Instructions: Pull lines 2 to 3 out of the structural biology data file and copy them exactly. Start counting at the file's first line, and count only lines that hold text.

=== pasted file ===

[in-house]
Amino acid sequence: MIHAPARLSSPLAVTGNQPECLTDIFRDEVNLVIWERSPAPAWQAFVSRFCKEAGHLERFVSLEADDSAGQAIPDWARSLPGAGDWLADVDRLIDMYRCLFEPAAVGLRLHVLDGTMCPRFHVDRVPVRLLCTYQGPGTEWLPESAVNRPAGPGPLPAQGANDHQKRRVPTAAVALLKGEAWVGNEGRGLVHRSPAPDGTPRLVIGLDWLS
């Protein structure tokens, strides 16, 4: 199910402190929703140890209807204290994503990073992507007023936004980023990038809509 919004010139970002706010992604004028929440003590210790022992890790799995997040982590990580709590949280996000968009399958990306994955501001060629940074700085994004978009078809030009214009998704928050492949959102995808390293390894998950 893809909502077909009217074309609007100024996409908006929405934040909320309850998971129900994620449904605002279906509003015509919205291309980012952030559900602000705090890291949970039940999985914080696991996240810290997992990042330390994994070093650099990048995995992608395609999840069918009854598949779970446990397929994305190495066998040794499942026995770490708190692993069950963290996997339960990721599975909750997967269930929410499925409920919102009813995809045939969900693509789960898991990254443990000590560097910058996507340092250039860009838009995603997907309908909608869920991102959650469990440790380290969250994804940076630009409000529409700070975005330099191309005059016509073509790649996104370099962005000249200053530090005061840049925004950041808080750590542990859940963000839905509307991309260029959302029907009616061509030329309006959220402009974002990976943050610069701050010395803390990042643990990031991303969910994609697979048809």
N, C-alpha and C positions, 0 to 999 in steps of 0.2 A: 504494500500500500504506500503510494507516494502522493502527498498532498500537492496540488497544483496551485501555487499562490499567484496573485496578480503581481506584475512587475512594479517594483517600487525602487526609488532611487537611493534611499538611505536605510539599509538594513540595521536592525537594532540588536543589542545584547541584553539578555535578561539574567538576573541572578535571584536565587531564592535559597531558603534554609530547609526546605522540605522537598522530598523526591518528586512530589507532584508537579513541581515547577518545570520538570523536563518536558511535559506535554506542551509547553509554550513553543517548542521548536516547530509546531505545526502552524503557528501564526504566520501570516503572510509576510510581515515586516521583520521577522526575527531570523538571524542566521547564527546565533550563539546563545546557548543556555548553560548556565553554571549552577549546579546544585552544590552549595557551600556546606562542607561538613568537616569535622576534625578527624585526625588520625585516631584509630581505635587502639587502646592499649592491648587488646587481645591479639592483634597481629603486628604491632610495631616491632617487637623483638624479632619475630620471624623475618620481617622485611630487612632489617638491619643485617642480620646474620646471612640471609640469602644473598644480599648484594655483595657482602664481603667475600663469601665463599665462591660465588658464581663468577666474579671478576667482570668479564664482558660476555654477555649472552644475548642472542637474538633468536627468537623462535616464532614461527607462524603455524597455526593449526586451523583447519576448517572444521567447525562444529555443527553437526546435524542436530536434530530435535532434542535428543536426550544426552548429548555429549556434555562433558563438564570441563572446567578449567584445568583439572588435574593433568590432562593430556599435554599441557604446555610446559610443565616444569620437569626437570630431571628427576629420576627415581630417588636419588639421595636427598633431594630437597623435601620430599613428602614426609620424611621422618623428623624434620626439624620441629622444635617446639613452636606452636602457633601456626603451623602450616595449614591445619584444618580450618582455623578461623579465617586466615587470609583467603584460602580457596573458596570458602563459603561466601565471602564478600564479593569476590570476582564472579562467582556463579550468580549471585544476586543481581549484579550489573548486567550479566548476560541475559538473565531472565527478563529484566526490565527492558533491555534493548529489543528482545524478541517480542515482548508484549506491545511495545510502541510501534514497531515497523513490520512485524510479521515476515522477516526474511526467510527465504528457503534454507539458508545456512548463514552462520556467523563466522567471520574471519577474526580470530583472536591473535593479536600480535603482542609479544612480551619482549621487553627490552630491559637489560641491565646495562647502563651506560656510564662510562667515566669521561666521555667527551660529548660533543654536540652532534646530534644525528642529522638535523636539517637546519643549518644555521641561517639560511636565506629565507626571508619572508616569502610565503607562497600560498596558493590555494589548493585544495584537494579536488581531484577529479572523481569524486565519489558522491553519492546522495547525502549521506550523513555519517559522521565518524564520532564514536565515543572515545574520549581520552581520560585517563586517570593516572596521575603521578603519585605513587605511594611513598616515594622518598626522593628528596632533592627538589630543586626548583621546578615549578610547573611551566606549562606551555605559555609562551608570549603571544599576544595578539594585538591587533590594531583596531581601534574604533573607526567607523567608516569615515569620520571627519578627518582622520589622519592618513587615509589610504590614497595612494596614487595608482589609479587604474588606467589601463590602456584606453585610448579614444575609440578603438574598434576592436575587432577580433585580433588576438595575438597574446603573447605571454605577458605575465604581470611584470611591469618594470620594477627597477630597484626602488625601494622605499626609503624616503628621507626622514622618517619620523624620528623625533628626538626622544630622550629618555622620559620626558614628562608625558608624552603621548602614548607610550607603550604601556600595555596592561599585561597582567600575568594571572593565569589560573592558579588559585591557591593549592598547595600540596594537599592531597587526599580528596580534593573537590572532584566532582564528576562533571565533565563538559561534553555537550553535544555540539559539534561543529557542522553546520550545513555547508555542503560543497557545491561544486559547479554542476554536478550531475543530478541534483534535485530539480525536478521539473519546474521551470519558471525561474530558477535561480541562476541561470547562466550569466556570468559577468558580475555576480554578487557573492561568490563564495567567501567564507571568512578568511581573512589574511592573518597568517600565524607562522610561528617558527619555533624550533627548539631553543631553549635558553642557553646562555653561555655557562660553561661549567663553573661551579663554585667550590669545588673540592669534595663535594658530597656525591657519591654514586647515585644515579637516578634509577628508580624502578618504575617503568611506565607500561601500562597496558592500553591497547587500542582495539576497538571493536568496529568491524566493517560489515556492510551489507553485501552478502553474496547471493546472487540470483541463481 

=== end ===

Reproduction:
Amino acid sequence: MIHAPARLSSPLAVTGNQPECLTDIFRDEVNLVIWERSPAPAWQAFVSRFCKEAGHLERFVSLEADDSAGQAIPDWARSLPGAGDWLADVDRLIDMYRCLFEPAAVGLRLHVLDGTMCPRFHVDRVPVRLLCTYQGPGTEWLPESAVNRPAGPGPLPAQGANDHQKRRVPTAAVALLKGEAWVGNEGRGLVHRSPAPDGTPRLVIGLDWLS
């Protein structure tokens, strides 16, 4: 199910402190929703140890209807204290994503990073992507007023936004980023990038809509 919004010139970002706010992604004028929440003590210790022992890790799995997040982590990580709590949280996000968009399958990306994955501001060629940074700085994004978009078809030009214009998704928050492949959102995808390293390894998950 893809909502077909009217074309609007100024996409908006929405934040909320309850998971129900994620449904605002279906509003015509919205291309980012952030559900602000705090890291949970039940999985914080696991996240810290997992990042330390994994070093650099990048995995992608395609999840069918009854598949779970446990397929994305190495066998040794499942026995770490708190692993069950963290996997339960990721599975909750997967269930929410499925409920919102009813995809045939969900693509789960898991990254443990000590560097910058996507340092250039860009838009995603997907309908909608869920991102959650469990440790380290969250994804940076630009409000529409700070975005330099191309005059016509073509790649996104370099962005000249200053530090005061840049925004950041808080750590542990859940963000839905509307991309260029959302029907009616061509030329309006959220402009974002990976943050610069701050010395803390990042643990990031991303969910994609697979048809």